Fr Browne went as far to telegraph his superior asking for permission to extend his trip but his time off request was sharply denied and the priest left the ship when it docked off in Queensland to continue his theological studies in Dublin. When Fr Browne heard that the ship had sank he realised that his photos were of great value. He negotiated the sale of the photos to various newspapers and actually received free film for life from the Kodak company. Browne would become a frequent contributor of the Kodak magazine.
Post-war Browne faced ill health. He was sent to Australia for an extended time as it was believed that the warmer climate would aid his recovery. Browne went on to photograph life aboard ship as well as Cape Town, South Africa and Australia. On his return journey he would photograph many more countries around the world; it estimated that Browne took over 42000 photos during his life.
Joseph Bell and his team of engineers
All of the engineers on the Titanic including Chief engineer Joseph Bell and his team of his engineers and electricians stayed onboard the ship, working furiously to slow the speed at which the ship sank.
If the cold water of the Atlantic Ocean came in contact with the boilers it would have created a huge explosion that would’ve sank the ship much faster. The team chose to sacrifice their own lives to ensure as many people as possible stood a chance at survival.
Bell and the members of the team who chose to stay below deck delayed the sinking of the ship by as much as an hour and a half. This allowed more time to save the lives of passengers.
Charles Lightoller – Second Officer
Charles Lightoller was the most senior member of staff aboard the Titanic to survive. He was in charge of evacuations and maintained the ‘Birkenhead Drill’ (principle of women and children being the first to be evacuated). This was not actually maritime law but a chivalric ideal, and Lightoller only allowed men aboard lifeboats if he felt they were needed to ensure the safety of the lifeboat. Using this principle there was less delay over deciding who got to be rescued first and many poorer women and children were saved.
Seeing the ship sink into the ocean and realising that there was nothing more he could, Lightoller jumped into the ocean, managing to avoid being sucked down with the ship. Lightoller survived by clinging to an overturned lifeboat and was the last survivor to be pulled from the water when the Carpinthia arrived the next morning.
Lightoller would become a decorated commanding officer for the Royal Navy during WWI and came out of retirement to assist the evacuation at Dunkirk by providing his yacht to help soldiers trapped on the beach.
The highest ranking officer in the Titanic who survived, Lightoller was praised for his actions that saved many lives.
Millvina Dean – The Youngest Survivor
Millvina Dean was only 2 months old when her family boarded the Titanic. The family decided to immigrate to the United States. Tragically they were never meant to be on the ship; their original boat was cancelled due to a coal strike and they were transferred onto the Titanic as third-class passengers.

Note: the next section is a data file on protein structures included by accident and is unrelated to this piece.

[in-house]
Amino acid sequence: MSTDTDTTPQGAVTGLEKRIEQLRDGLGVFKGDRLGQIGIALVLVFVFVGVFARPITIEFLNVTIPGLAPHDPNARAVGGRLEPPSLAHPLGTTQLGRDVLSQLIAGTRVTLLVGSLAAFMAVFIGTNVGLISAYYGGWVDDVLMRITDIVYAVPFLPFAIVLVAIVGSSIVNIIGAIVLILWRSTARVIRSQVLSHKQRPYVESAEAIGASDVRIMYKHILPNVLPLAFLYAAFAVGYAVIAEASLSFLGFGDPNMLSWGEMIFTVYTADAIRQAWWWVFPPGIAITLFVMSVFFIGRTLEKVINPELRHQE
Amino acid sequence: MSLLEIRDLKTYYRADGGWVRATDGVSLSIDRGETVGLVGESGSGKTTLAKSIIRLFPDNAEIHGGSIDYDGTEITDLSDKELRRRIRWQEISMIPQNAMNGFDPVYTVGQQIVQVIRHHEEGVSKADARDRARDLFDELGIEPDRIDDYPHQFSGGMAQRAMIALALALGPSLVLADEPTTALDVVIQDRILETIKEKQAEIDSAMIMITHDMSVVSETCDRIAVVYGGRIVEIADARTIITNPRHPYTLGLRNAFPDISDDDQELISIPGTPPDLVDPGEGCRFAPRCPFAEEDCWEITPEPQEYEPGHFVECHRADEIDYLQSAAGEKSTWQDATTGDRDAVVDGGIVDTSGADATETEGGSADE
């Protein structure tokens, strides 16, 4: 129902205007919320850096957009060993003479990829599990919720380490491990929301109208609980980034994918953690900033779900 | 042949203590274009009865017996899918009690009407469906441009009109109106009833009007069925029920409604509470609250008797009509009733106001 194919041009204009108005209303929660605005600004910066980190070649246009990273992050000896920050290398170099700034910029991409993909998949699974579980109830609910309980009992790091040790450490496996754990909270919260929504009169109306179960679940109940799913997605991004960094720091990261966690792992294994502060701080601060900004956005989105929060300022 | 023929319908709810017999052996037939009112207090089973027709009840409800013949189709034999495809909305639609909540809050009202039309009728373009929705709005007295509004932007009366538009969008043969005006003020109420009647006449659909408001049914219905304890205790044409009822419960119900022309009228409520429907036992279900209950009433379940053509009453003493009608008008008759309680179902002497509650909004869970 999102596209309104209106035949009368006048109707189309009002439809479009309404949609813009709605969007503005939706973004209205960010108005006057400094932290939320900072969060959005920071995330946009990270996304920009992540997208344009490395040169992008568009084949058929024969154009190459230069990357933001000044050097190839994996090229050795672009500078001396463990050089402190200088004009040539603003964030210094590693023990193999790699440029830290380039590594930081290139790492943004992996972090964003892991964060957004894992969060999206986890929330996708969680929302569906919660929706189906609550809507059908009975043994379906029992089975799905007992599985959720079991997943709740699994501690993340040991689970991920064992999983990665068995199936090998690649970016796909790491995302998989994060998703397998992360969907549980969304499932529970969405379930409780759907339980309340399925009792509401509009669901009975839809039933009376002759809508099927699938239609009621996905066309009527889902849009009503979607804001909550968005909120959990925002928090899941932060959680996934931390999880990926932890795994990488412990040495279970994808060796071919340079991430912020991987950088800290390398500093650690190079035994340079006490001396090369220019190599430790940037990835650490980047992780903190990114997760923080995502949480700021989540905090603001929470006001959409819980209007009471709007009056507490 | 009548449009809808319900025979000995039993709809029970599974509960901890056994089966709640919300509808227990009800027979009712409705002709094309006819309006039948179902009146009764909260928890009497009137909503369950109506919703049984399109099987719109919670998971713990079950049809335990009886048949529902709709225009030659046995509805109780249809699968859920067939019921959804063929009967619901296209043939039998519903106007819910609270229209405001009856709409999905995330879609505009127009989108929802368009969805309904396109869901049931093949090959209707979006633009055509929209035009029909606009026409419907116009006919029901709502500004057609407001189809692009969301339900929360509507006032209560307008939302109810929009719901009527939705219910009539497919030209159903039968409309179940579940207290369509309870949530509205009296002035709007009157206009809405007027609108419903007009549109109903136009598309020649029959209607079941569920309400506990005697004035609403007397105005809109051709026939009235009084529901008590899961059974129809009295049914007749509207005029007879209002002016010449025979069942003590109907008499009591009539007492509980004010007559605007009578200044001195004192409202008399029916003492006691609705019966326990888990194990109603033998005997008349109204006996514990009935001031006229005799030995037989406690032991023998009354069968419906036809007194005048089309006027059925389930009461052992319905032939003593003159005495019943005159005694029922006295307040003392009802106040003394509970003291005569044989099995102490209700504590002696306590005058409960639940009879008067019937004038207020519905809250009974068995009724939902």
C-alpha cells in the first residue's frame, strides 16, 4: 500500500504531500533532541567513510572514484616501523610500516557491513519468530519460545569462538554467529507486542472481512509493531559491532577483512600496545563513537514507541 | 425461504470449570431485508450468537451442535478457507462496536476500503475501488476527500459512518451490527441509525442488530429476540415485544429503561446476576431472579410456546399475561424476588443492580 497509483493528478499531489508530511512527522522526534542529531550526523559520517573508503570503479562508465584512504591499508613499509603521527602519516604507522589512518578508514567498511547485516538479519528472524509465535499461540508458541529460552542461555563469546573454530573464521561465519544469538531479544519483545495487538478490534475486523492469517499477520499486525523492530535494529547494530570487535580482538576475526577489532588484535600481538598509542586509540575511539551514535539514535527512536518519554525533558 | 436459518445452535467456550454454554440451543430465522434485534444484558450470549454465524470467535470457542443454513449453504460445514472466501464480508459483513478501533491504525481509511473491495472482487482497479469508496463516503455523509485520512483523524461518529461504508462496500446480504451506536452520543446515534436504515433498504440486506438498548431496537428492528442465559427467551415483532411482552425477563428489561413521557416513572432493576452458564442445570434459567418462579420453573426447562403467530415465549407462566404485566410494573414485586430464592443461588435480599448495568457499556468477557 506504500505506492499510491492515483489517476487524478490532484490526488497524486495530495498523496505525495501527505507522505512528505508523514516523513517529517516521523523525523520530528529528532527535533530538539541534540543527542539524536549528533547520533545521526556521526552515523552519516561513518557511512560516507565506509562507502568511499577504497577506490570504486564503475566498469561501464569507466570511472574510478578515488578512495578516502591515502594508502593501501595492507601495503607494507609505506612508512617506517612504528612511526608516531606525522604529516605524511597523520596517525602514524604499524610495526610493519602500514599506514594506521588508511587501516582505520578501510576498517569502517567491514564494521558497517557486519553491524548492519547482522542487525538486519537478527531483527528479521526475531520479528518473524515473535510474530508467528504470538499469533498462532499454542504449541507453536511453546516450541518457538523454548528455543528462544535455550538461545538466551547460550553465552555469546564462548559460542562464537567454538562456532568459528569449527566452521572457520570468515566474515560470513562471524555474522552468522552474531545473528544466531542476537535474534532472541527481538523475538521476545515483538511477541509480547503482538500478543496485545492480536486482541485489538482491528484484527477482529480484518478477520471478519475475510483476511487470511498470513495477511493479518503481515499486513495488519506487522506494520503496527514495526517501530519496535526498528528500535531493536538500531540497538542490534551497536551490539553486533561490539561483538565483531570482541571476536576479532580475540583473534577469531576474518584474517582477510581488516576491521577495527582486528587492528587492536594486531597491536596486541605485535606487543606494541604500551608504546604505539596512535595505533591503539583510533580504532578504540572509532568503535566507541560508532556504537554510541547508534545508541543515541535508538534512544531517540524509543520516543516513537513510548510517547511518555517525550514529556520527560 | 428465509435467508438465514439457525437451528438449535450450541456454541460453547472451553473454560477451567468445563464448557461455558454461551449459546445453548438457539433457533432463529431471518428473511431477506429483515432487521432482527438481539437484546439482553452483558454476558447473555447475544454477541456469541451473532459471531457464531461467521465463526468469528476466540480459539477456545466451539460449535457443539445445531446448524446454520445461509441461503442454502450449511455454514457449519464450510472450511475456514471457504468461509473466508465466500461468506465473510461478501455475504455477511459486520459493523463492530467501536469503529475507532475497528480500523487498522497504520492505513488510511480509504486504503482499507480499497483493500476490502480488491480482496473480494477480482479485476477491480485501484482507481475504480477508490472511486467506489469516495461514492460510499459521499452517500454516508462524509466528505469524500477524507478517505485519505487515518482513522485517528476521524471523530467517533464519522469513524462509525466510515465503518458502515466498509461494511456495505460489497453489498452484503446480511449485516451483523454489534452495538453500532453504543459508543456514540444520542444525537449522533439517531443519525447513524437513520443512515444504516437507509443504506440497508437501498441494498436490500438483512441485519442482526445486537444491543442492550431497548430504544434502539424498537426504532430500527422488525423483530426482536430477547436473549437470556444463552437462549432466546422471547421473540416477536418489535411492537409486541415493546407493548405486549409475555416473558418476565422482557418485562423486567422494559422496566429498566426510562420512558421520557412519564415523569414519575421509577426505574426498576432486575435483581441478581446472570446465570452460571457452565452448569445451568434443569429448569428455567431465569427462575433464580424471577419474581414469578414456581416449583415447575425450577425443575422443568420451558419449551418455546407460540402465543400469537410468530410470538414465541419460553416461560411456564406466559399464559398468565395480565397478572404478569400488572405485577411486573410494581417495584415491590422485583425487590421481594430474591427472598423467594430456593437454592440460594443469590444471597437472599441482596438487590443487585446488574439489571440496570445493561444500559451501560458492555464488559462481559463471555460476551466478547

Millvina, her brother and mother were placed in Lifeboat 10 but her father unfortunately did not survive. As with the fate of many immigrant widows, New York or life in America in general was no longer a feasible option nor was it something many people wanted to do, as the exciting prospect of starting a new life with their partner was now impossible.
After seeing A Night to Remember in 1958. Millvina refused to watch James Cameron’s Titanic with Leonardo DiCaprio or any other related TV shows or movies. She understandably found it difficult to watch the sinking of the ship, as the vivid film would give her nightmares of her fathers death. She also criticised the idea of transforming a tragedy into entertainment.
She did become involved in various Titanic-related events even going to Kansas City, to visit her relatives and the house her parents had planned to live in. It is fascinating to think just how much of her life was influenced by the tragedy.
Millvina will forever be one of the most famous Titanic passengers, because of being the youngest survivor on the ship.
Captain Edward Smith
One of the most famous stories to come from the tragedy of the sinking of the Titanic is the fate of its captain Edward Smith, who chose to remain with the ship until his dying breath. Stories of his bravery later came out, including that of an eyewitness, Fireman Harry Senior, who reportedly saw Smith holding a child up above his head during his final breaths. Other accounts have recalled Smith urging lifeboats on as he froze.
The truth of the matter is that there are various wildly contradicting accounts of Smiths behaviour during the events of the Titanic sinking, and we don’t know what exactly happened. Some hailed his actions as heroic, staying on the ship while others claimed he went into a state of shock and that the Second captain did most of the work. Others cite that he was reckless dealing with the iceberg and his actions are directly linked to the sinking of the ship while one man even claimed to that the captain survived the tragedy.
There are also varying degrees of Smiths activity reported during the tragedy. Some accounts say he was too shocked to lead and entirely indecisive, while other accounts show him helping many passengers get to safety. Smith had been at sea for 40 years without any major accidents and so both of these are probably true to a degree. It is hard to believe that anyone wouldn’t be scared on the ship, especially if they were part of the crew and knew exactly what was going to happen, but that does not mean that they could not act courageously in spite of their fear.
The People of New York City
It should be taken into account that many of the people who survived the wreck were either severely shocked, disoriented or had just lost the men they loved and who were to provide for them as they ventured into the New World. It is then comforting to know that the people of New York were said to have stepped in to help.
They opened their homes and their hearts to the survivors and provided whatever aid they could to ease their transition and help them deal with the tragedy.